He said, "those were crucial and critical moments, the HNP needed to use that kind of force." Video here, from Minute 15:56.

It is reported that President Rene Preval, his prime and other minister met in January and authorized the summary execution of "criminals." The UN Stabilization Mission in Haiti, MINUSTAH, which has a stated and implicit duty to protect civilians, has confirmed it has been aware of killings.

  Inner City Press asked the Major General what his troops do about this. "I do not command the police," he said. "I do not speak on this."

  This seems to be a major problem. Even those the UN peacekeepers are changed, according to the force commander, with security and not criminal justice, if they witnessed one civilians killing another they would act. But if Haitian National Police kill someone, even as a summary execution, the UN says and does nothing?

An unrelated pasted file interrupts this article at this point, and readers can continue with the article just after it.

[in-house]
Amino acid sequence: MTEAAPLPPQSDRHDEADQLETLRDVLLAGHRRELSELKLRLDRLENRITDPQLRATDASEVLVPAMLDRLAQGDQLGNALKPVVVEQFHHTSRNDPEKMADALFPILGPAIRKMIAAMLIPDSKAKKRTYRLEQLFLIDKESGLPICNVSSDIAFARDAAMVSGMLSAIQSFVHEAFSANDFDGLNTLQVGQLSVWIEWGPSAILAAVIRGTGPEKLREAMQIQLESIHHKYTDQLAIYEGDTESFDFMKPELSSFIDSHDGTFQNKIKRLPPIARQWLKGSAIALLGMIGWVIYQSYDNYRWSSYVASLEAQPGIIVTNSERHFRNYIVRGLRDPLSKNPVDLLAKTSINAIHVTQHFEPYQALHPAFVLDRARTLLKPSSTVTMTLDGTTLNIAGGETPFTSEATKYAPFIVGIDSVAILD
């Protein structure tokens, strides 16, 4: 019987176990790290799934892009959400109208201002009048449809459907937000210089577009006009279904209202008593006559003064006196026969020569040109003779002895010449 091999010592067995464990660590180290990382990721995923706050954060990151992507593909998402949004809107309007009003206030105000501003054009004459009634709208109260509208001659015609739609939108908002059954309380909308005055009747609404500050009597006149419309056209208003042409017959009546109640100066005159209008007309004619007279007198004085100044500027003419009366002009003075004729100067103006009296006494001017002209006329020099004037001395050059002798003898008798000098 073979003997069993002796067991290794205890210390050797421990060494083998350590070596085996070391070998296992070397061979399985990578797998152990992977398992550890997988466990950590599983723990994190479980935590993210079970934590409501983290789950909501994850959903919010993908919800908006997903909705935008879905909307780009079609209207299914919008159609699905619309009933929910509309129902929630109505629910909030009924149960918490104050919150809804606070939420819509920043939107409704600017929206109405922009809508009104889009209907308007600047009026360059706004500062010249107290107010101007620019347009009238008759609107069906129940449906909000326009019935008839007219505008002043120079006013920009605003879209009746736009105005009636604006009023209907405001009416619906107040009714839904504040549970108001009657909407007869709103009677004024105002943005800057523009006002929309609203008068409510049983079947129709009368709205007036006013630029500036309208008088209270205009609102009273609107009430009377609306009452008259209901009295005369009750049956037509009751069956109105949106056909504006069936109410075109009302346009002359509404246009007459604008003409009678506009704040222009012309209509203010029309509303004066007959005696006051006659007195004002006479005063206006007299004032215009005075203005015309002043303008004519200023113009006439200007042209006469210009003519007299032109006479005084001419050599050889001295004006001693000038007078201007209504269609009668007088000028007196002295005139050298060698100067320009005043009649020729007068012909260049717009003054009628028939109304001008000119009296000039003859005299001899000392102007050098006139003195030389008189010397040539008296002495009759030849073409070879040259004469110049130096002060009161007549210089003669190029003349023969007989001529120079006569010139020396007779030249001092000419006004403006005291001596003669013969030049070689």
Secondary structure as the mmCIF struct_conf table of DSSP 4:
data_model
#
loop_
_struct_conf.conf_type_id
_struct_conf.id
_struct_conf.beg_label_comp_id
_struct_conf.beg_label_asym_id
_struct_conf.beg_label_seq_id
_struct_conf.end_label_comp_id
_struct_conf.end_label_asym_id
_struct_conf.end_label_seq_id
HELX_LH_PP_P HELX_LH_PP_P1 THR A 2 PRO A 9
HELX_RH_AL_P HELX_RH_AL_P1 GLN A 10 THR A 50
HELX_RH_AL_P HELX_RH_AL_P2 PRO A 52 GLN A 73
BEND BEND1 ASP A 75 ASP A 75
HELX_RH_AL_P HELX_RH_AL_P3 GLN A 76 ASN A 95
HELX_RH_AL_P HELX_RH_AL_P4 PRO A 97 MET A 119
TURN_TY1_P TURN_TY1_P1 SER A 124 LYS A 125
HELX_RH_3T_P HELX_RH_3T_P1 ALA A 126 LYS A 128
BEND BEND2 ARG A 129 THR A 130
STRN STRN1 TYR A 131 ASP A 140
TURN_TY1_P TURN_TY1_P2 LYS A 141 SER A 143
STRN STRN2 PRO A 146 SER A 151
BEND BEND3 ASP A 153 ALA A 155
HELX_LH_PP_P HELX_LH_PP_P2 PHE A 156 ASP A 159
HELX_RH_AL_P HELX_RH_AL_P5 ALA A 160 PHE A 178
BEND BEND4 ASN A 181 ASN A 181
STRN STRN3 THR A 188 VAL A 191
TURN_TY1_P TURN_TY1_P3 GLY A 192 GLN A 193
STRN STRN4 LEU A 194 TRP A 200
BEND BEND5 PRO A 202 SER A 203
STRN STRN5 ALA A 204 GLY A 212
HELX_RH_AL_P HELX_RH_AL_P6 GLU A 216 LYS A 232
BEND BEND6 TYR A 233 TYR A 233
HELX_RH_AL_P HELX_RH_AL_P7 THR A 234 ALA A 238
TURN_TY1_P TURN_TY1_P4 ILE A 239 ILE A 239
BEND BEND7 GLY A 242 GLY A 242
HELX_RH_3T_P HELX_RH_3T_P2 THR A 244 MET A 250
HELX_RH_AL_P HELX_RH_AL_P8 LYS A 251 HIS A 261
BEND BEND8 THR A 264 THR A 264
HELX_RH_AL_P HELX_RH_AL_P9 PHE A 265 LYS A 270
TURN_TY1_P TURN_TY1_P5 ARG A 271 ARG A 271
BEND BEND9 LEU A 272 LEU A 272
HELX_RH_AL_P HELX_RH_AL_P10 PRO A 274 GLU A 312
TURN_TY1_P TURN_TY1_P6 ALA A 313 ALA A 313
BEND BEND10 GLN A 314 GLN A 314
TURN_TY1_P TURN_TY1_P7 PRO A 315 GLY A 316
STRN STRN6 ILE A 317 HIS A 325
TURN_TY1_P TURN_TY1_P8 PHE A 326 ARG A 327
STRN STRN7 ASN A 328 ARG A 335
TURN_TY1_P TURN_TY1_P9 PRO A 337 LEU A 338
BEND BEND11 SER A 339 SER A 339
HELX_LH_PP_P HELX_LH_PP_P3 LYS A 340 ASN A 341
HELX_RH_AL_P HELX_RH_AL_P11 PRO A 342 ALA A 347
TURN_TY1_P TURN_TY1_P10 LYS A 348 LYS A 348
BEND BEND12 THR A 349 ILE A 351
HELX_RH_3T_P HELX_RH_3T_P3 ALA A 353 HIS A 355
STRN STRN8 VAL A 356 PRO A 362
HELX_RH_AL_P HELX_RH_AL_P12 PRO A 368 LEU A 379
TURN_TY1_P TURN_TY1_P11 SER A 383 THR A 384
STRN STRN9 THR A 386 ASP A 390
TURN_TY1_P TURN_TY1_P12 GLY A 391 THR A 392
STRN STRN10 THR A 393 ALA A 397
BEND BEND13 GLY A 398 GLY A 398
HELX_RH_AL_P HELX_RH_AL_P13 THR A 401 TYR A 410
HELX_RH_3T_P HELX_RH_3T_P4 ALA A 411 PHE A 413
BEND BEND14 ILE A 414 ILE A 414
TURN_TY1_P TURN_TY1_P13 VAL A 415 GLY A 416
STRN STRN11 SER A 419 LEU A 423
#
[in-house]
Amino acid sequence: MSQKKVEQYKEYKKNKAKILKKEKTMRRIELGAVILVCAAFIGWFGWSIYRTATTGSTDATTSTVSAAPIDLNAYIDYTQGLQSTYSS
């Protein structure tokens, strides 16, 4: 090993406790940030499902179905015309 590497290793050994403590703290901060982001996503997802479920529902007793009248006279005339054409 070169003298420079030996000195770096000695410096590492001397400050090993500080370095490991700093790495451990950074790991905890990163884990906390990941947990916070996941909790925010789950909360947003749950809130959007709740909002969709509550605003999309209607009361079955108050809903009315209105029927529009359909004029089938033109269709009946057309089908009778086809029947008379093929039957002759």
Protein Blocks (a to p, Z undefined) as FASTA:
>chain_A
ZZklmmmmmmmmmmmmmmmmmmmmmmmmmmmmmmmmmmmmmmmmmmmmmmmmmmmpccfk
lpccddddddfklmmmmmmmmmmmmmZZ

Clinton, Ban, Holmes and Haitian Ambassador, HNP killings not shown

Later on Thursday, Bill Clinton was scheduled to join a press stakeout with Ban Ki-moon, John Holmes and Haiti's Ambassador. But Clinton was delayed, due in part to an anthrax scare at the UN -- click here for Inner City Press' first and second stories -- so he skipped the stake out. Mr. Ban took only one question before leaving.

Inner City Press asked Haiti's Ambassador about a meeting between President Rene Preval and US contractor Ashbritt, to gain rubble removal contracts. He replied no contract has yet be let, and whoever wins must create jobs. Afterwards, he thanked Inner City Press for not asking about the HNP's alleged executions.

John Holmes dodged questions, first about his leaked email about Haiti, then about restrictions on UN aid in Somalia being imposed by the US. We'll have more on this.